Two blasts near the finish line of the Boston Marathon caused at least 23 injuries—six critical—and two confirmed deaths this afternoon—Twitter broke the story and Twitter continues to aggregate it with photos and briefs from the scene, while other news organizations prepare deeper reporting. Vine captured the scene here, too.
BREAKING NEWS: Two powerful explosions detonated in quick succession right next to the Boston Marathon finsh line this afternoon.
— The Boston Globe (@BostonGlobe) April 15, 2013
Still, it was old media that new media turned to first: the Boston Globe's coverage was retweeted and reposted throughout the news world as reporters grappled with new information flooding in about the blast (one or two?) the scope of the injuries (gruesome reports from the scene) and the parties responsible (no leads as of this writing).
UPDATE: Google has added the category "Boston Marathon Explosions" to its Person Finder tool, designed to help friends and family members locate loved ones during humanitarian disasters. President Obama gave a brief press conference this evening, saying that "We still do not know who did this or why, and people shouldn't jump to conclusions before they have all the facts, but make no mistake, we will get to the bottom of this." The conference was short on information—every reporter present appeared to ask Obama whether he'd describe the blasts as "terrorism" as he left the podium. He did say, however, that "any responsible individuals, any responsible groups will feel the full weight of justice," and praised the people of Boston for their resilience. "I am supremely confident that Bostonians will pull together and move forward," he said. Obama ended the address just after 6:15—a tight turnaround for the 6:30 newscasts, but a doable one.
The Wall Street Journal and New York Times removed their paywalls for coverage of the events, as they've done before for other major news. (Note: When embedded within the Adweek content management system, the following tweets' time-stamps were inexplicably pushed ahead by roughly four hours. Clicking through the tweets reveals the actual publish times.)
RT @buzzfeednews: Boston Marathon has been canceled – scanner
— BuzzFeed (@BuzzFeed) April 15, 2013
— BuzzFeed (@BuzzFeed) April 15, 2013
The marathon was officially canceled shortly after the blasts, according to BuzzFeed, which also tweeted photos of the explosion itself; meanwhile, the local CBS affiliate was first on the scene with live video footage, but its website couldn't keep up with the traffic at first. The Globe and sibling site Boston.com, too, saw server-crushing numbers of visitors wanting to know what had happened, when and why—but recovered quickly. Their phones were down, too. Cell networks were clogged; tweeters recommended texting. Reporters tweeting were also seeking more solid material for their stories, including, among many others, the Today Show:
Terrible pictures out of Boston. Are you or anyone you know in Boston? Were you part of the #BostonMarathon Please contact firstname.lastname@example.org
— The Today Show (@thetodayshow) April 15, 2013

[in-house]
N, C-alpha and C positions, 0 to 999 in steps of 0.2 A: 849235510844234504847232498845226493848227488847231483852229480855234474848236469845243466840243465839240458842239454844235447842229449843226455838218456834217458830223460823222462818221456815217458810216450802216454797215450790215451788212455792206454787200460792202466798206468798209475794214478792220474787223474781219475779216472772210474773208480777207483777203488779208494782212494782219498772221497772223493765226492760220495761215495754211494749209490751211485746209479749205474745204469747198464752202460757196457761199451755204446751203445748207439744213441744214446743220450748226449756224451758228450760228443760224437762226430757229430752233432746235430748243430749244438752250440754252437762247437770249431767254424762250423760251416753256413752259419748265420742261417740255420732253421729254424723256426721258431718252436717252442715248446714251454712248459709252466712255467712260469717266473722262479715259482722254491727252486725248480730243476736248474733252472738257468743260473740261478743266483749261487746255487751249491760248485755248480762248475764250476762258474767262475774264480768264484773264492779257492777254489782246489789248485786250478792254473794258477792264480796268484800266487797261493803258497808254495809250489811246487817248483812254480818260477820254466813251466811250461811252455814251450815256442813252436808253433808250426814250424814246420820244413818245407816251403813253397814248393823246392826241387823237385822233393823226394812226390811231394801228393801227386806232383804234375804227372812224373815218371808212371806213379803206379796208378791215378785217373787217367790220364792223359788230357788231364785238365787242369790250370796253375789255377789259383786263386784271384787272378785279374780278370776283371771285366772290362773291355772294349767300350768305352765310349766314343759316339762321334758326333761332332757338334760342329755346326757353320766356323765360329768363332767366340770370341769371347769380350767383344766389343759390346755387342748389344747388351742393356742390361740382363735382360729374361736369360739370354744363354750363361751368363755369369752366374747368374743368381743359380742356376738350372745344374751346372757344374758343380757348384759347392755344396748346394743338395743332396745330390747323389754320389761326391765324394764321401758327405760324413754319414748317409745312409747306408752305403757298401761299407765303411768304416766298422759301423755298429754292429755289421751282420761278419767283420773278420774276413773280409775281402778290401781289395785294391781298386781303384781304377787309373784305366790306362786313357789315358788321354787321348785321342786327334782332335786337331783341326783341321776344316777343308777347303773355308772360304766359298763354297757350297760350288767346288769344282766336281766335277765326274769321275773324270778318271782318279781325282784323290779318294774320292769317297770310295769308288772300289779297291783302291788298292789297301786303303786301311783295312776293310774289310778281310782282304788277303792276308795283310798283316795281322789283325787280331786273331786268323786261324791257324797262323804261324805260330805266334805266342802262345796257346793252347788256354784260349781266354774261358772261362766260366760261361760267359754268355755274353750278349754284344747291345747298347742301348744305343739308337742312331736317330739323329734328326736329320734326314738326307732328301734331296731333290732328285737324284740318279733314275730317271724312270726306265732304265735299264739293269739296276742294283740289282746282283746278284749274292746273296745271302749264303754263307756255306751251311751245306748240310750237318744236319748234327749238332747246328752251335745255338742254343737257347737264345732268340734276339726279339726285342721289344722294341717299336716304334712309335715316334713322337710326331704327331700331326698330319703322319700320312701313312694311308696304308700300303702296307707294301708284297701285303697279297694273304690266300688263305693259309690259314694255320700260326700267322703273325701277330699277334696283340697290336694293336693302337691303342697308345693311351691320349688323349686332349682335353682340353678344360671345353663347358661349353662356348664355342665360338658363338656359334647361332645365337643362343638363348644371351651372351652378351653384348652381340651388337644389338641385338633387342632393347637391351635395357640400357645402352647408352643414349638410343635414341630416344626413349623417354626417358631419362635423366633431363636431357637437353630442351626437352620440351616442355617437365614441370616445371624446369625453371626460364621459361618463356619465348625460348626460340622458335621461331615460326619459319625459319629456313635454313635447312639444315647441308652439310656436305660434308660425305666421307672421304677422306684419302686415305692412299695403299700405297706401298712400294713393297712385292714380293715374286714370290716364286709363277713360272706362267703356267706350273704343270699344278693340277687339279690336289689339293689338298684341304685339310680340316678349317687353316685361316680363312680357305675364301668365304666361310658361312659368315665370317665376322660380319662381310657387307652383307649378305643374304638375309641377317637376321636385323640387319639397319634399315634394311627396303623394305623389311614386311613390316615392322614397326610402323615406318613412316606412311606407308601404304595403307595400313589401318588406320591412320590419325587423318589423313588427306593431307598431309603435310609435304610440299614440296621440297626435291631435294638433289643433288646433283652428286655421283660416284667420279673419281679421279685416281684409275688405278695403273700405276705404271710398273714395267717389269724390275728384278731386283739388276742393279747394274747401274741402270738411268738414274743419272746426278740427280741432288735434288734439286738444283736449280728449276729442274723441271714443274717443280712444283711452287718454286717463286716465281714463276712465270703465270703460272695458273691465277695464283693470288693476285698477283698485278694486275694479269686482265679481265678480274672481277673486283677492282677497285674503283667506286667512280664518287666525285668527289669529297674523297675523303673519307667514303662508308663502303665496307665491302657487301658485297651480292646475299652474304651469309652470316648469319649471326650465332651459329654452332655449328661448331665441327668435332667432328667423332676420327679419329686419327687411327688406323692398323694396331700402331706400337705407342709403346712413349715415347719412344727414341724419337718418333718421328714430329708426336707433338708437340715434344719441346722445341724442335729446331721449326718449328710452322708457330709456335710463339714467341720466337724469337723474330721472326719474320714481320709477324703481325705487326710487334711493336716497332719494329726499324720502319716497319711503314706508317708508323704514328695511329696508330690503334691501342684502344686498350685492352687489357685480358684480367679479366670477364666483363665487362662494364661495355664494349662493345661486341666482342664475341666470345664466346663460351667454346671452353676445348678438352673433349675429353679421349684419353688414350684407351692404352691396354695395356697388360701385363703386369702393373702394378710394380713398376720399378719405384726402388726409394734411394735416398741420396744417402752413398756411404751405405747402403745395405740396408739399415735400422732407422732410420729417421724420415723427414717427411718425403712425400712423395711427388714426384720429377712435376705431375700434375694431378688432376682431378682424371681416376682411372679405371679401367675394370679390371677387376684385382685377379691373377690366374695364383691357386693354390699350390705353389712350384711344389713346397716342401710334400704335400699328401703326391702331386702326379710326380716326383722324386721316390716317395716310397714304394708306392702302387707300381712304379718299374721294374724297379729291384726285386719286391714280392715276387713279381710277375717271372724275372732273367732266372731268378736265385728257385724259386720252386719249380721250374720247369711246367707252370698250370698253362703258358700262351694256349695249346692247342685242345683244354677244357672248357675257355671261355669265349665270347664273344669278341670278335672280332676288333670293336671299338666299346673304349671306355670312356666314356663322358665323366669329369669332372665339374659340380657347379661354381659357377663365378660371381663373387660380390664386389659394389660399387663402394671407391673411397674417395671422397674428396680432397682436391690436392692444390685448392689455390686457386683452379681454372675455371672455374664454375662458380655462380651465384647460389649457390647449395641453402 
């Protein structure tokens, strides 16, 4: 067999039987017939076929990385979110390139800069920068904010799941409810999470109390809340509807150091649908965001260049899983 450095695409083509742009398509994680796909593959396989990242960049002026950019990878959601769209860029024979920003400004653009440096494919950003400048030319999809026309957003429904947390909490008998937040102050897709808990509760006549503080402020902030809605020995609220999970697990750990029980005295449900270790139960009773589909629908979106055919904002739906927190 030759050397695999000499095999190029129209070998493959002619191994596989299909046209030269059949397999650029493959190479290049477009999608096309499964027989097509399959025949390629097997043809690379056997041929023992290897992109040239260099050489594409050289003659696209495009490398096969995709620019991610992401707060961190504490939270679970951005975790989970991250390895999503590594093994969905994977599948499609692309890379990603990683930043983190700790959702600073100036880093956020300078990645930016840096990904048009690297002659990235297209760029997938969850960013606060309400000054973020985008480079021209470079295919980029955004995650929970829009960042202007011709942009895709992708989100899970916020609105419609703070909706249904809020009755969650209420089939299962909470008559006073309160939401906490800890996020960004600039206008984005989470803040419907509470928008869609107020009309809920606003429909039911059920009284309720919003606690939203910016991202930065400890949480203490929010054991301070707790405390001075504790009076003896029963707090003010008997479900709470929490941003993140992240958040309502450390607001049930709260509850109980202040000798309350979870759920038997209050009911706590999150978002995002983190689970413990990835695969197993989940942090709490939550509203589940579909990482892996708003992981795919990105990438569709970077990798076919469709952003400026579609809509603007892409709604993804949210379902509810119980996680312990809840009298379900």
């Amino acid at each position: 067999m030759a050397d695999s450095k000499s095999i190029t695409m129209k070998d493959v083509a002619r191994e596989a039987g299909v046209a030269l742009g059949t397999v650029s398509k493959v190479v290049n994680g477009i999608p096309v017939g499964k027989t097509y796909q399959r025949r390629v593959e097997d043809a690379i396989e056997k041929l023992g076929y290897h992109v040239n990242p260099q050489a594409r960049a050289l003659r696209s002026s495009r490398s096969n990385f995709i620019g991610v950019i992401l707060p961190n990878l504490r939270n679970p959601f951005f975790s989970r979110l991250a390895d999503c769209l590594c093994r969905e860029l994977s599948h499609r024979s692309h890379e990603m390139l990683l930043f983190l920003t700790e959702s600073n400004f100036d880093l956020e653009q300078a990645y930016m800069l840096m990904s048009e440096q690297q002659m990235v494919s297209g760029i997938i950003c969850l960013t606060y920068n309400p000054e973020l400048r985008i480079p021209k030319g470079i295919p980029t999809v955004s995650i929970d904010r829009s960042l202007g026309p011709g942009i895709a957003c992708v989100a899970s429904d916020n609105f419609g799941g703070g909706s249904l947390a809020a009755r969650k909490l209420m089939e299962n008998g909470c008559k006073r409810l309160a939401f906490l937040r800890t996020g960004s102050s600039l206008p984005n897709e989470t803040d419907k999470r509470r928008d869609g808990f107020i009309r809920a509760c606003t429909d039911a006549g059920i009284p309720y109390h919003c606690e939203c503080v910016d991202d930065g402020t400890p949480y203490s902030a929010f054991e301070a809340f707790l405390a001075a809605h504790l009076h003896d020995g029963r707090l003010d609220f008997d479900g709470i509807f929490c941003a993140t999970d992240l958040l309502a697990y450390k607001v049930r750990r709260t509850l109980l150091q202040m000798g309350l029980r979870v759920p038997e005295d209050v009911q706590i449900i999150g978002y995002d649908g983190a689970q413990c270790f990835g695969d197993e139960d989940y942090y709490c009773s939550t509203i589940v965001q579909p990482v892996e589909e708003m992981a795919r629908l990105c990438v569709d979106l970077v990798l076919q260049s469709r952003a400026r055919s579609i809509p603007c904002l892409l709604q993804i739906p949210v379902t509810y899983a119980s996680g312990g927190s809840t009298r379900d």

There were conflicting reports about the number dead (most curiously, Boston.com reporting two, The New York Post reporting 12). The coverage will no doubt lead to some media soul-searching, as various news sites posted a grisly photo of the explosion scene, some (Gawker, New York Post) showing less restraint than others. The Atlantic Wire took a middle ground, using a warning screen to alert viewers to a particularly bloody photo in a slideshow. The Society for Professional Journalists posted this tweet, sure to be ignored by many:
Social media chaos re: #BostonMarathon. Live video + lots of photos. Exercise ethics, journalists. It looks gruesome.
— Society of Pro Journ (@spj_tweets) April 15, 2013
Then there was the out-and-out misinformation and speculation—mostly of the finger-pointing variety. CNN's Jane Harman continued to talk about Al Qaeda despite no evidence whatsoever of any credible claim from a terrorist group, Islamic or otherwise, and blogger/podcaster Alex Jones (a proponent of the "9/11 Truth" conspiracy movement) started the #falseflag hashtag on Twitter, immediately claiming that the explosions were the work of the U.S. government. To be fair, Harman posited several scenarios after leading the the Al Qaeda guess, prompting plenty of ire from viewers:
pretty sure Jane Harman is just throwing out every possible scenario so that if one turns out be true, she can say she reported it first.
— Emily (@mleleot) April 15, 2013
And some of the journalistic trouble was simple poor timing. The explosion led to some awkward tweets as news of the Pulitzer Prizes came out nearly simultaneously:
NYT reporting about its Pulitzer wins, and @deadspin is where I find the first actual reported piece about the Boston marathon explosions.
— Tyler Coates (@tylercoates) April 15, 2013
Scott Monty, head of social media at Ford Motor Co., had some sound advice for his brethren at other brands:
If you manage social media for a brand, this would be a good time to suspend any additional posts for the day.
— Scott Monty (@ScottMonty) April 15, 2013
Clearly, some marketers are still lacking finesse in using the nascent medium, though, as some let promoted tweets slip into the stream, like this unfortunate one:
— McDonald's (@McDonalds) April 13, 2013